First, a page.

276981.sch.002
Scheme 2: Schematic representation of mechanistic pathway of 2,7-dichlorofluorescein hydrazide and its reaction with mercury ions.
276981.fig.001
Figure 1: Excitation and emission spectrum of ((a), (a′)) 2,7dichlorofluorescein hydrazide (10 mM) in the absence of mercury and ((b), (b′)) 2,7-dichlorofluorescein hydrazide (10 mM) in the presence of Hg2+ ions (100 ngmL−1).
276981.fig.002
Figure 2: Fluorescence spectra of 2,7-dichlorofluorescien hydrazide in presence of variable mercury (II) concentrations (λex/ ) (Inset: calibration plot, concentration 0.1–2.0 ngmL−1).
276981.fig.003
Figure 3: Naked eye sensor (A), reagent only (B), reagent + Hg2+ (0.5 ppm) (C), reagent + Hg2+ (1.0 ppm) (D), and reagent + other interfering ions (500 ppm).
3.1. Evidence for the Spirolactam Ring Opening Process

In order to prove that the reaction product obtained between the probe molecule and the metal ion is 2,7-dichorofluorescein, the reaction was carried out in bulk quantities. The product formed was isolated by extracting using ethyl acetate and purified by recrystallization. The recrystallized compound was characterized by FTIR study and elemental analysis.

3.1.1. FTIR Study

The obtained compound was subjected to FTIR study by making the pellet after mixing with IR grade KBr in 1 : 100 ratio. The IR spectrum of the isolated product (2,7-dichlorofluorescein) did not show any significant peaks for N–H (primary amine) stretching at 3500 cm−1 (doublet) as well as N–C=O (amide) stretching at 1690 cm−1. However, characteristic significant peaks for 2,7-dichlorofluorescein have been observed. It has showed a strong stretching frequency at 3500 cm−1 due to OH moiety of COOH group. These studies have revealed that the compound formed is dichlorofluorescein (Figures 4(a) and 4(b)). These experimental observations have revealed that dichlorofluorescein hydrazide molecule catalyses in presence of mercury ions to generate a green-colored and highly fluorescent molecule that is dichlorofluorescein.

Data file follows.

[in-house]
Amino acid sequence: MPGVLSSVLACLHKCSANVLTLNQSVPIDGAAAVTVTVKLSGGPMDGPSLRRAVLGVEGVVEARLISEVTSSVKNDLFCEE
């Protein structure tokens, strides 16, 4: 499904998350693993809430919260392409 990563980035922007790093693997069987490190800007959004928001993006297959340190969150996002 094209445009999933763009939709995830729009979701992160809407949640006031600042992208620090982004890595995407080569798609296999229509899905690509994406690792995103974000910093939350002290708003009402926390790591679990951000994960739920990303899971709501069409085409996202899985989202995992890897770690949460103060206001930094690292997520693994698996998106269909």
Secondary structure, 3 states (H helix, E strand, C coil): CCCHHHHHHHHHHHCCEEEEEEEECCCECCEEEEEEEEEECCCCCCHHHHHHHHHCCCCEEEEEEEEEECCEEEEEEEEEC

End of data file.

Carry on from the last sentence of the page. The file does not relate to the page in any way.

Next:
fig4
Figure 4: FTIR spectra of (a) 2,7-dichlorofluorescien hydrazide, (b) 2,7-dichlorofluorescien.
3.1.2. CHN Analysis

The CHN analysis of the synthesized 2,7-dichlorofluorescein and its authentic counterpart was carried out. The elemental analysis data has been found to be in good agreement with each other. The elemental analysis data for 2,7-dichlorofluorescein [C20Cl2O5H10] both synthesized compound as well as authentic samples are given as below. Synthesized: C-59.894, H-2.463; Authentic: C-59.884, H-2.493.

3.2. Optimization Study

The spectral properties of the 2,7-dichlorofluorescein hydrazide usually depend on the pH as well as its concentration in solution phase because higher concentration of the dye may lead to molecular aggregation which in turn decreases the absorption. The presence of Hg2+ ion induces the ring opening of the probe molecule under selective pH condition. This pH selectivity can be used to prevent interference from the other metal ions by controlling the solution pH. The reaction variables have been carried out to get the maximum sample absorbance with the minimum blank value.